Taqabbal Allahu Minna wa Minkum !
(May Allah accept it from you and us)
Religion is man’s relation to which he regards as sacred or holy. This relationship may be conceived in a variety of forms. Although moral conduct, right belief, and participation in religious institutions are commonly constituent elements of the religious life, cult worship is generally accepted as the most basic and universal element.
Worship is man’s reaction to his experience of the sacred power; it is a response in action, a giving of self, especially by devotion and service, to the transcendent reality upon which man feels dependent. Sacrifice and prayer—man’s personal attempt to communicate with the transcendent reality in word or in deed or in thought—are the fundamental acts of worship.
Sacrifice, a religious rite in which an object is offered to the divinity in order to establish, maintain, or restore a right relationship of a human being to the sacred order. It is a complex phenomenon that has been found in the earliest known forms of worship and in all parts of the world.
The concept of “sacrifice” has undergone many changes, and the basis of this in all its aspects has been “the self-giving of human beings to the divinity“, without which the external rites have no religious value. The word “sacrifice” has been derived from the Latin word “Sacrificium” which means “to make holy”. By itself, this word does hold religious significance. In the course of its history, this can be traced through several millennia.
- Let Devotion be the Ultimate Way to Get Eternal Peace on this Sacred Day of Eid-ul-Adha
- Enhanced role of Global Infrastructure Industries for Business Reincarnation
During the celebration of Eid-ul-Adah or Bakra Eid, Muslims commemorate and remember Prophet Abraham’s (Known as Ibrahim in Arabic) trials or sacrifice, by themselves slaughtering an animal such as a goat, sheep, lamb, or camel, etc. This action is very often misunderstood by those outside the faith.
With this in mind, let us start with the situation as it was in pre-Islamic Arabia with regard to animal sacrifice. Not only did the pagan Arabs sacrifice to a variety of gods in hopes of attaining protection or some favor or material gain, but so, too, did the Jews of that day seek to appease the One True God by blood sacrifice and burnt offerings. The Hindu’s sacrificed animals by the name of “Bali”. Even the Christian community felt Jesus be the last sacrifice, the final lamb, so to speak, in an otherwise valid tradition of animal sacrifice (where one’s sins are absolved by the blood of another).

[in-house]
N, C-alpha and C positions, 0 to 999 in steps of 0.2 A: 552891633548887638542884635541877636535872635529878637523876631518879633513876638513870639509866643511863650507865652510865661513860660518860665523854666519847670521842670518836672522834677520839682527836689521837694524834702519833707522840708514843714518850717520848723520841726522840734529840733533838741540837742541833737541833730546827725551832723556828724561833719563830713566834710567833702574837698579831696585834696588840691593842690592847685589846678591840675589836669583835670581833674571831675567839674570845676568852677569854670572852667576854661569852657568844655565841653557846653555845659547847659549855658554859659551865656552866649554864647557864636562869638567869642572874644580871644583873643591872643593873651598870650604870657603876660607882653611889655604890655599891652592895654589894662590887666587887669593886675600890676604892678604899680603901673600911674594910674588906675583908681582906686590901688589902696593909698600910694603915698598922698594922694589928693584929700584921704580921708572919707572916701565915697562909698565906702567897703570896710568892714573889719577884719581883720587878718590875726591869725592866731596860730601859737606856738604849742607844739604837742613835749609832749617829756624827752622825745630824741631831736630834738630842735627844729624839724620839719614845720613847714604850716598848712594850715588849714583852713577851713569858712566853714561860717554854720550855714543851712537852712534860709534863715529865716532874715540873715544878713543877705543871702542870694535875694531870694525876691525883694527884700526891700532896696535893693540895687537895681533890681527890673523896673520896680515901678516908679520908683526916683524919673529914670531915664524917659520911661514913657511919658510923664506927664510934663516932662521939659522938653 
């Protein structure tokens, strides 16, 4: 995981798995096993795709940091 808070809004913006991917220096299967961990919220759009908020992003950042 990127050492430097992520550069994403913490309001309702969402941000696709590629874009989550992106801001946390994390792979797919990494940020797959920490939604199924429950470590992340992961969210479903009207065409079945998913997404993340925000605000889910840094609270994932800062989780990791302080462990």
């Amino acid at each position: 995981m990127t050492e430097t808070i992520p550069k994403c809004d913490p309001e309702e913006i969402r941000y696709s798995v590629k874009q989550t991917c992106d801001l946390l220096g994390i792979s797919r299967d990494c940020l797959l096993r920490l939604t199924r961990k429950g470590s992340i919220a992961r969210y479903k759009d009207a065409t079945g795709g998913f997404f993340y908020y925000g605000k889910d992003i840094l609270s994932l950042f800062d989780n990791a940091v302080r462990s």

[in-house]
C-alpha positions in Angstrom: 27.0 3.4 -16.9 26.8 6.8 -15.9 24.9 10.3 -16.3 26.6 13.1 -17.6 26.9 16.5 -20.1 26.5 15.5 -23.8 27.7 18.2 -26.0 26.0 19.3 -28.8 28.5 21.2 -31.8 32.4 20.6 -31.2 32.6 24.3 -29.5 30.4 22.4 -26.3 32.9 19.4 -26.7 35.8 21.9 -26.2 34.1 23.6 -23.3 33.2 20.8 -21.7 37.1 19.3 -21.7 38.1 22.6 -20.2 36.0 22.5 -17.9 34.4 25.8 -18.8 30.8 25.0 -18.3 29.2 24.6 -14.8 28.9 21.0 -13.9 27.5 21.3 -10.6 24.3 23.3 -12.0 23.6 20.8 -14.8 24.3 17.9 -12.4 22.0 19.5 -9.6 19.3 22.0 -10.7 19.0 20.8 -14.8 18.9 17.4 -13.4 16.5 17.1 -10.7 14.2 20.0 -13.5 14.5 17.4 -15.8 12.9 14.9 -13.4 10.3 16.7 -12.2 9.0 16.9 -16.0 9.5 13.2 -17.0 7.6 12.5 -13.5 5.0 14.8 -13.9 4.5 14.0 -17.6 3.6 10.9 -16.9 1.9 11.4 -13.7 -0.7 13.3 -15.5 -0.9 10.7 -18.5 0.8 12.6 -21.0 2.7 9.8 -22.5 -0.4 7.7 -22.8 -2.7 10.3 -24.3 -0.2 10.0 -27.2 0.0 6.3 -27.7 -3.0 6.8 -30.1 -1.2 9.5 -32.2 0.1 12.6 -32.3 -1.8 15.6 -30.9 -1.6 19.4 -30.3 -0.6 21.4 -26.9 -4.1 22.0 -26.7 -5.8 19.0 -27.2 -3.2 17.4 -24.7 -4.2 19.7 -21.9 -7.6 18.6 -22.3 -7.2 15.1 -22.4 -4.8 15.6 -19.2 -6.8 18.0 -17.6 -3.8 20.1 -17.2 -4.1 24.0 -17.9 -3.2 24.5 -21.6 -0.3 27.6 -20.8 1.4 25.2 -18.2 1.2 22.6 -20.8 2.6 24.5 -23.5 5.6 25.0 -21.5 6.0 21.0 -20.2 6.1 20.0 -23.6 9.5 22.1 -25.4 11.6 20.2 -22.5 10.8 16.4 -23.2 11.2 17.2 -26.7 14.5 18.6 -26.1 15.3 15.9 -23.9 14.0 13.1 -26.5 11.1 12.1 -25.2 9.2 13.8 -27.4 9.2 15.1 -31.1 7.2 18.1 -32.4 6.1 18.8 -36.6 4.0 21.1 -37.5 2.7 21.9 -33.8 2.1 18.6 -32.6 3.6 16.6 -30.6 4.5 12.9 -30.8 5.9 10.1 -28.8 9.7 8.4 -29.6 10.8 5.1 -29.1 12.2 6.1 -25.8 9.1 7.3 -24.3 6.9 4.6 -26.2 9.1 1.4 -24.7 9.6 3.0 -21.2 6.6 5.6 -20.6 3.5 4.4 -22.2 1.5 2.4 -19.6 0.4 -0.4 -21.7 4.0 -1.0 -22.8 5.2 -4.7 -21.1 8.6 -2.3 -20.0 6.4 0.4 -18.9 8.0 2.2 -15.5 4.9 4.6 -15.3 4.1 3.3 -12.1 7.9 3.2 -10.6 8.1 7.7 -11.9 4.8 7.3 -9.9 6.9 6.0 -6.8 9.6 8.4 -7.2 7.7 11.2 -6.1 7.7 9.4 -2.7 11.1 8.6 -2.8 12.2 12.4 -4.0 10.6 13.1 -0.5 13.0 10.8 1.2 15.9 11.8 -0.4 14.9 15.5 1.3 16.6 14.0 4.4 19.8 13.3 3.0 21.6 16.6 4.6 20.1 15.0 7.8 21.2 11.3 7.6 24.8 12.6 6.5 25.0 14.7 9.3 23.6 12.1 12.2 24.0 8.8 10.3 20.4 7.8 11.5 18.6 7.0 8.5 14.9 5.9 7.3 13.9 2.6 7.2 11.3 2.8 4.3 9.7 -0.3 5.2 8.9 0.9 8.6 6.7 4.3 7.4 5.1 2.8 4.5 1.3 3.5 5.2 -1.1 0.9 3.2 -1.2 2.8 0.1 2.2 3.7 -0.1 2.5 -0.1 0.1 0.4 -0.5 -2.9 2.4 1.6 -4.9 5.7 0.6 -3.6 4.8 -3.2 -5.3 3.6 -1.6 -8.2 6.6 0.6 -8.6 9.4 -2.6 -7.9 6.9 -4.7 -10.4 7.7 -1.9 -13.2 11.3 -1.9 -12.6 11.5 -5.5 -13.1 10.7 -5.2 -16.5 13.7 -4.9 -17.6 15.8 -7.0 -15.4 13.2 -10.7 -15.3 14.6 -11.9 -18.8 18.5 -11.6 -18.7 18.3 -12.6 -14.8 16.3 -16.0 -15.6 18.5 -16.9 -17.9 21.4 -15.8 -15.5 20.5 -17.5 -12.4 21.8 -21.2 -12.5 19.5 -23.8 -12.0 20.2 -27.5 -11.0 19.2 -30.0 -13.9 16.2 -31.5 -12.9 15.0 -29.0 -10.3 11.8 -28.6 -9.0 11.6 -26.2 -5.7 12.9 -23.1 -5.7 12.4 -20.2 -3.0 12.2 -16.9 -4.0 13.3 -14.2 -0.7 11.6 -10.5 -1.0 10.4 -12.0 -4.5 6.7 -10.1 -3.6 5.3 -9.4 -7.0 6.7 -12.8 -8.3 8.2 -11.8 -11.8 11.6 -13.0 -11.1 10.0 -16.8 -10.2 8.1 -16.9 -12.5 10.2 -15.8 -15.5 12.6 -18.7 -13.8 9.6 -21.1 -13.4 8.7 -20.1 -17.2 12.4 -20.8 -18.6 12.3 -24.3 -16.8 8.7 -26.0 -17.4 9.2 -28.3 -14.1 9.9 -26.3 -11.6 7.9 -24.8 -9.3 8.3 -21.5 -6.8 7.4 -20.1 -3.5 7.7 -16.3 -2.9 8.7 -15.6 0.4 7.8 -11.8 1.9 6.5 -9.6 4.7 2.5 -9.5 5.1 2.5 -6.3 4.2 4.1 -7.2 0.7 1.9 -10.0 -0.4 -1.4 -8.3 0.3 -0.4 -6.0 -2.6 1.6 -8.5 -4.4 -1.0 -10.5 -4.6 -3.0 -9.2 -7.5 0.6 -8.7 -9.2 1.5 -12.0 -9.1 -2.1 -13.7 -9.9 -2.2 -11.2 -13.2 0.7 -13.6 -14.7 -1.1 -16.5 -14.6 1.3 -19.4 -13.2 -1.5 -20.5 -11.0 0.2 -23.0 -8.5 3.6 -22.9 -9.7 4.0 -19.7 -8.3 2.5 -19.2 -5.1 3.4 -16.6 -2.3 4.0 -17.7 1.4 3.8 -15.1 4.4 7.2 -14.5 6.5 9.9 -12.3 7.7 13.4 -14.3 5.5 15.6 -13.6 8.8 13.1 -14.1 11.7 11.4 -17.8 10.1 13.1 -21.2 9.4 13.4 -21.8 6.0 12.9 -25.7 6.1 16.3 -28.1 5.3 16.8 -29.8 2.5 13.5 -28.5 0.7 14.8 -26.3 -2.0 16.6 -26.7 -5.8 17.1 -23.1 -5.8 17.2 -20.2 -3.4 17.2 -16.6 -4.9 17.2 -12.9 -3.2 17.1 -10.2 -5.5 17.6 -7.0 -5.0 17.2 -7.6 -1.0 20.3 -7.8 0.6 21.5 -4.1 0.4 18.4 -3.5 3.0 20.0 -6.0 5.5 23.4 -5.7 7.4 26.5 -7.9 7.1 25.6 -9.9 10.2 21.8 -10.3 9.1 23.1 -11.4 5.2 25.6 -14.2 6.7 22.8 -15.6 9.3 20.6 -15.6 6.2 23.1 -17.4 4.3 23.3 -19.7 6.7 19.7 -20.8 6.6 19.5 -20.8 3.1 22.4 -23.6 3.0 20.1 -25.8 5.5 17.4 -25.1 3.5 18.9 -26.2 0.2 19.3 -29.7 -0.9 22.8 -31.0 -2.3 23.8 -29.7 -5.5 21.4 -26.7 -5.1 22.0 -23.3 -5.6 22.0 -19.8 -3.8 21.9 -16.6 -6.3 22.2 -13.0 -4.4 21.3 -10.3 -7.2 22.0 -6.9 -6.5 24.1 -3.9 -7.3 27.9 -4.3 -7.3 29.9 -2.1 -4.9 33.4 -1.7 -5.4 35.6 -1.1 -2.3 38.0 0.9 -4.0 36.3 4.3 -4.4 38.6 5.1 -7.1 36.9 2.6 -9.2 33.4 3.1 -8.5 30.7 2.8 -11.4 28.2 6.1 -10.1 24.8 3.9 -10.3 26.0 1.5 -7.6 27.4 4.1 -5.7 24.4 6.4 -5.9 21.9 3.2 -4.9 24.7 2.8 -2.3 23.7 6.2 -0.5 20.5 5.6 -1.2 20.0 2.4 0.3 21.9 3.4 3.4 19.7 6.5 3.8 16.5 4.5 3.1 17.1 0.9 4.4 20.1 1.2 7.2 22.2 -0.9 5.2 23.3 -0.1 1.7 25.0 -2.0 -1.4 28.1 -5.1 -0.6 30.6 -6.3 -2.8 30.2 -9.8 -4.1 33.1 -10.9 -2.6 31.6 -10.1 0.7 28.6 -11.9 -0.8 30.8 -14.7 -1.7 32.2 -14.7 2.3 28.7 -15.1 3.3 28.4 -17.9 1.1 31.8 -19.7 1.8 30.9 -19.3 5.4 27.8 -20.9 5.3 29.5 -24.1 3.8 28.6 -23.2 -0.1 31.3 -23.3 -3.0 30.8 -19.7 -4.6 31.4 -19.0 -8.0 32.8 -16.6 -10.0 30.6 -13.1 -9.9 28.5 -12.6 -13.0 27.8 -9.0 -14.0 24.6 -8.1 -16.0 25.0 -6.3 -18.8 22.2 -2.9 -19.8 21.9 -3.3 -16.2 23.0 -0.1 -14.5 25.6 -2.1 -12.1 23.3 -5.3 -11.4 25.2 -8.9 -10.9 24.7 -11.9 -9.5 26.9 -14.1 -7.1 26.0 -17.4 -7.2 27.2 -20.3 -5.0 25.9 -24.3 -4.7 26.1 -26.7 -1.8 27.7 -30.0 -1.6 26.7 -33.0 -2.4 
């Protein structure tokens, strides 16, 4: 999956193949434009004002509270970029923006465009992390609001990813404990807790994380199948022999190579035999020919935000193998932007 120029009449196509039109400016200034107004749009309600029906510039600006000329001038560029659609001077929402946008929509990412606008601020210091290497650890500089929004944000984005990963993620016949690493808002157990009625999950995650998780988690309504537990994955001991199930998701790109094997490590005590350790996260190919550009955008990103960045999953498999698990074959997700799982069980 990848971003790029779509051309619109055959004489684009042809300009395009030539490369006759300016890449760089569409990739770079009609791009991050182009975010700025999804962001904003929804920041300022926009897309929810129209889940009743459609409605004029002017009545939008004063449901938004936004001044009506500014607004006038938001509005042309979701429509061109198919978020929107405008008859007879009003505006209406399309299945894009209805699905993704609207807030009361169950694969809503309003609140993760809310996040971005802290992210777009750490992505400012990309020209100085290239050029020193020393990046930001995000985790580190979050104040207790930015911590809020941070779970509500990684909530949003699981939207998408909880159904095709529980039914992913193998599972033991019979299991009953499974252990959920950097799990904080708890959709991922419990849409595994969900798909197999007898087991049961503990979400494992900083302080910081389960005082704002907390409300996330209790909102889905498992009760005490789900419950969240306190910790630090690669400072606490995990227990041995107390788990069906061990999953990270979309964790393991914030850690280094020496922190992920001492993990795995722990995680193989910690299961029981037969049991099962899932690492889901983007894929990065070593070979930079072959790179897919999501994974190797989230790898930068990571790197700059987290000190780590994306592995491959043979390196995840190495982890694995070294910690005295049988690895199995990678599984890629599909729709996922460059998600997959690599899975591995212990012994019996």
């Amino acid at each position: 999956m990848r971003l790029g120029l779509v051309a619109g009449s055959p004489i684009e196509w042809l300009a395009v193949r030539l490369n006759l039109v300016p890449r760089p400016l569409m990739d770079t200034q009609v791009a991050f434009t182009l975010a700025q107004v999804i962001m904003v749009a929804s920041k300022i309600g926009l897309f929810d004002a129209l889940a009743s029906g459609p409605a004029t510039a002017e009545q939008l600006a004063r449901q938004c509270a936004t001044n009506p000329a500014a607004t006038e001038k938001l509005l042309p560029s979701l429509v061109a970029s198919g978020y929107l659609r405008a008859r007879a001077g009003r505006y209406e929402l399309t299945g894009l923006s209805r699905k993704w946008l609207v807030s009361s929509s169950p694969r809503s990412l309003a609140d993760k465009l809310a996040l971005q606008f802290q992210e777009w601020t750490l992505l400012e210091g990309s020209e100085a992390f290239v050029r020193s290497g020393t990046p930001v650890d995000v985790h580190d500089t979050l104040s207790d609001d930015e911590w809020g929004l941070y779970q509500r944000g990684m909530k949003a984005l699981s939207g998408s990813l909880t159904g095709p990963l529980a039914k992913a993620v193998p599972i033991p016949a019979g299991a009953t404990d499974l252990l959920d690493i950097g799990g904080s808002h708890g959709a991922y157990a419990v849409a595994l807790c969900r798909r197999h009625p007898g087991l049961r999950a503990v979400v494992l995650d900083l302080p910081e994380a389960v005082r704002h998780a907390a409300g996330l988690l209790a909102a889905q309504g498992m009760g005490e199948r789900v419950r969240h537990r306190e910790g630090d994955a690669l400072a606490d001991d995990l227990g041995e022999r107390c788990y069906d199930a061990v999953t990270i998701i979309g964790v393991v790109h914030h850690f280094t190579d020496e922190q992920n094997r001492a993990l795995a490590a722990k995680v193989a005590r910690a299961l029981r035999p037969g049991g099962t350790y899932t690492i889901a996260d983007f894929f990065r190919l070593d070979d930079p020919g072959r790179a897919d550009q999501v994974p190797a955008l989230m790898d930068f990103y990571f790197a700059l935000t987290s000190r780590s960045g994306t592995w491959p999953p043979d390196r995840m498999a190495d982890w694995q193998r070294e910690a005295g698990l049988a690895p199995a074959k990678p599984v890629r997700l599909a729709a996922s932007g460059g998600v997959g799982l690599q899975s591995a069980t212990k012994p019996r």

Blessings for Eid-al-Adha in Arabic
Islam, however, broke away from this longstanding tradition of appeasing an “angry god” or “God in general” and instead demanded personal sacrifice and submission as the only way to die before death and reach “fana’” or “extinction in Allah.” The notion of “vicarious atonement of sin” (absolving one’s sins through the blood of another) is nowhere to be found in the Qur’an. Neither is the idea of gaining favor by offering the life of another to Allah. In Islam, all that is demanded as a sacrifice is one’s personal willingness to submit one’s ego and individual will to Allah.
The act symbolizes our willingness to give up things that are of benefit to us or close to our hearts, in order to follow Allah’s commands like Prophet Abraham. It also symbolizes our willingness to give up some of our own bounties, in order to strengthen ties of friendship and help those who are in need.
Muslims recognize that all blessings come from Allah (The Source or Creator) like any other faith and beliefs, and we should open our hearts and share His Blessings with others. It is very important to understand that the sacrifice itself, as practiced by Muslims, has nothing to do with atoning for our sins or using the blood to wash from sin. This could be a misunderstanding by those of previous generations:
“It is not their meat or their blood that reaches Allah; it is your piety devotion that reaches Him.” (Qur’an 22:37)
The symbolism is in the attitude – a willingness to make sacrifices in our lives in order to stay on the Straight Path. Each of us makes small sacrifices, giving up things that are precious or important or fun to us. A true Muslim, one who submits his or herself completely to the Lord, is willing to follow Allah’s commands completely and obediently. It is this strength of heart, purity in faith, and willing obedience that our Lord desires from us.
Immolating a goat, sheep, lamb or camel is just symbolic. We see that the innocent animal is firmly under our control, prepared to die for the will of its Master. Are we ready to sacrifice our lives, our possessions, our inner desires, and our ego? Are we willing to place ourselves, like helpless animals, under the control of the will of our Creator The Supreme Master? Man has always been experiencing divinity in himself by sacrificing his egoism, selfish desires, greed, lust, etc…
Your Prayers and Sacrifices will never go unanswered. On this Eid-ul-Adha embrace Allah’s divine blessings with all that you have. May Allah accept your noble deeds, forgive your transgressions and ease the suffering of all peoples around the globe!
In every shared smile and laughter; In every silent prayer answered; In every opportunity that comes your way – May Allah bless you immensely!
Have a Blessed & Peaceful Eid-ul-Adha!
Shri Nishant R
Shri Nishant R is a Spiritual Friend, a New Age Spiritual Thinker and Motivator & Founder of Spiritual Gym Foundation
“Eid-ul-Ada” popularly also known as “A Festival of Sacrifice”, a message from the Founder of Spiritual Gym Shri. Nishant R – A Modern Age Spiritual Thinker, An Universal Spiritual Friend, A Messenger of Humanity, who focuses on human values and propagate and preaches Love, Compassion Gratitude, and Kindness to lead a blissful, peaceful, happy, healthy & Blessed life.